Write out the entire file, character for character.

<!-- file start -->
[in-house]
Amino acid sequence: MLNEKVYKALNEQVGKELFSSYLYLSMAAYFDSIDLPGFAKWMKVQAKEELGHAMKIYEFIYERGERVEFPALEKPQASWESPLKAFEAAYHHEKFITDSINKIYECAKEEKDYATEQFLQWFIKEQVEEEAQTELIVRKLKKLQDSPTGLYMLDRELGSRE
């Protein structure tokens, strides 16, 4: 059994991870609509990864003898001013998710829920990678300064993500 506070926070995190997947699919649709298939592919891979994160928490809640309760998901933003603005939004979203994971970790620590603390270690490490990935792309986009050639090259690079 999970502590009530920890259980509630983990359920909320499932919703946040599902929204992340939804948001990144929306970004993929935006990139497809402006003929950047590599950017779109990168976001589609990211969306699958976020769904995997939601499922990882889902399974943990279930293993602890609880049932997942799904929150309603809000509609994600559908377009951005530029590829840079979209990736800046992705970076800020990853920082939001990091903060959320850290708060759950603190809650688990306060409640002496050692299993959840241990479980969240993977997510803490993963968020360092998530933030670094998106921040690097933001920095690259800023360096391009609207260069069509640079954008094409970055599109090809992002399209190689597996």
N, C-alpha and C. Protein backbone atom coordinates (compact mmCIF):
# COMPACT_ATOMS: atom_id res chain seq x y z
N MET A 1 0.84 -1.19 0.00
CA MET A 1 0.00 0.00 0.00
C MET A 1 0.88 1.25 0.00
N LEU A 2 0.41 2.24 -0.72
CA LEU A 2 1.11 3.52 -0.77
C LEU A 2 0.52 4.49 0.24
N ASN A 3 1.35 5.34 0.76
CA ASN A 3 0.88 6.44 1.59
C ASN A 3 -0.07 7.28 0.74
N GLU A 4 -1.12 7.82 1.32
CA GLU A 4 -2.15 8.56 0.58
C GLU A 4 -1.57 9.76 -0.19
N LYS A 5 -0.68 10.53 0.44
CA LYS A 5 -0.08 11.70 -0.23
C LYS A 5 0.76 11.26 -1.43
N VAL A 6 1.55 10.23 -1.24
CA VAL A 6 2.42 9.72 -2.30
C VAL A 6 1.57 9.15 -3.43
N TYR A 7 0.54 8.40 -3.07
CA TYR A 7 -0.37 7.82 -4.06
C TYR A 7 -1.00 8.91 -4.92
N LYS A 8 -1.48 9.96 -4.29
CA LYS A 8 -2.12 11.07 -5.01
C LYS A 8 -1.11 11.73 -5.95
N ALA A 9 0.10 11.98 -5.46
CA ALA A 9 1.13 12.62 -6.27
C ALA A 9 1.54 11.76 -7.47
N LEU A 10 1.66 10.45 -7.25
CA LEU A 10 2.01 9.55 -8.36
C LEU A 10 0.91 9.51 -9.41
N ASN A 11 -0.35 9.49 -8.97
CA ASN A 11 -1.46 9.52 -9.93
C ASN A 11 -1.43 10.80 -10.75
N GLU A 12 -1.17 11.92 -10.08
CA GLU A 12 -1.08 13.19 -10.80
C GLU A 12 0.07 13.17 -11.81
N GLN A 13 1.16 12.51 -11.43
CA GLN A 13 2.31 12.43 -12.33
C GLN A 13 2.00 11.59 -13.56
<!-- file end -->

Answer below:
[in-house]
Amino acid sequence: MLNEKVYKALNEQVGKELFSSYLYLSMAAYFDSIDLPGFAKWMKVQAKEELGHAMKIYEFIYERGERVEFPALEKPQASWESPLKAFEAAYHHEKFITDSINKIYECAKEEKDYATEQFLQWFIKEQVEEEAQTELIVRKLKKLQDSPTGLYMLDRELGSRE
């Protein structure tokens, strides 16, 4: 059994991870609509990864003898001013998710829920990678300064993500 506070926070995190997947699919649709298939592919891979994160928490809640309760998901933003603005939004979203994971970790620590603390270690490490990935792309986009050639090259690079 999970502590009530920890259980509630983990359920909320499932919703946040599902929204992340939804948001990144929306970004993929935006990139497809402006003929950047590599950017779109990168976001589609990211969306699958976020769904995997939601499922990882889902399974943990279930293993602890609880049932997942799904929150309603809000509609994600559908377009951005530029590829840079979209990736800046992705970076800020990853920082939001990091903060959320850290708060759950603190809650688990306060409640002496050692299993959840241990479980969240993977997510803490993963968020360092998530933030670094998106921040690097933001920095690259800023360096391009609207260069069509640079954008094409970055599109090809992002399209190689597996």
N, C-alpha and C. Protein backbone atom coordinates (compact mmCIF):
# COMPACT_ATOMS: atom_id res chain seq x y z
N MET A 1 0.84 -1.19 0.00
CA MET A 1 0.00 0.00 0.00
C MET A 1 0.88 1.25 0.00
N LEU A 2 0.41 2.24 -0.72
CA LEU A 2 1.11 3.52 -0.77
C LEU A 2 0.52 4.49 0.24
N ASN A 3 1.35 5.34 0.76
CA ASN A 3 0.88 6.44 1.59
C ASN A 3 -0.07 7.28 0.74
N GLU A 4 -1.12 7.82 1.32
CA GLU A 4 -2.15 8.56 0.58
C GLU A 4 -1.57 9.76 -0.19
N LYS A 5 -0.68 10.53 0.44
CA LYS A 5 -0.08 11.70 -0.23
C LYS A 5 0.76 11.26 -1.43
N VAL A 6 1.55 10.23 -1.24
CA VAL A 6 2.42 9.72 -2.30
C VAL A 6 1.57 9.15 -3.43
N TYR A 7 0.54 8.40 -3.07
CA TYR A 7 -0.37 7.82 -4.06
C TYR A 7 -1.00 8.91 -4.92
N LYS A 8 -1.48 9.96 -4.29
CA LYS A 8 -2.12 11.07 -5.01
C LYS A 8 -1.11 11.73 -5.95
N ALA A 9 0.10 11.98 -5.46
CA ALA A 9 1.13 12.62 -6.27
C ALA A 9 1.54 11.76 -7.47
N LEU A 10 1.66 10.45 -7.25
CA LEU A 10 2.01 9.55 -8.36
C LEU A 10 0.91 9.51 -9.41
N ASN A 11 -0.35 9.49 -8.97
CA ASN A 11 -1.46 9.52 -9.93
C ASN A 11 -1.43 10.80 -10.75
N GLU A 12 -1.17 11.92 -10.08
CA GLU A 12 -1.08 13.19 -10.80
C GLU A 12 0.07 13.17 -11.81
N GLN A 13 1.16 12.51 -11.43
CA GLN A 13 2.31 12.43 -12.33
C GLN A 13 2.00 11.59 -13.56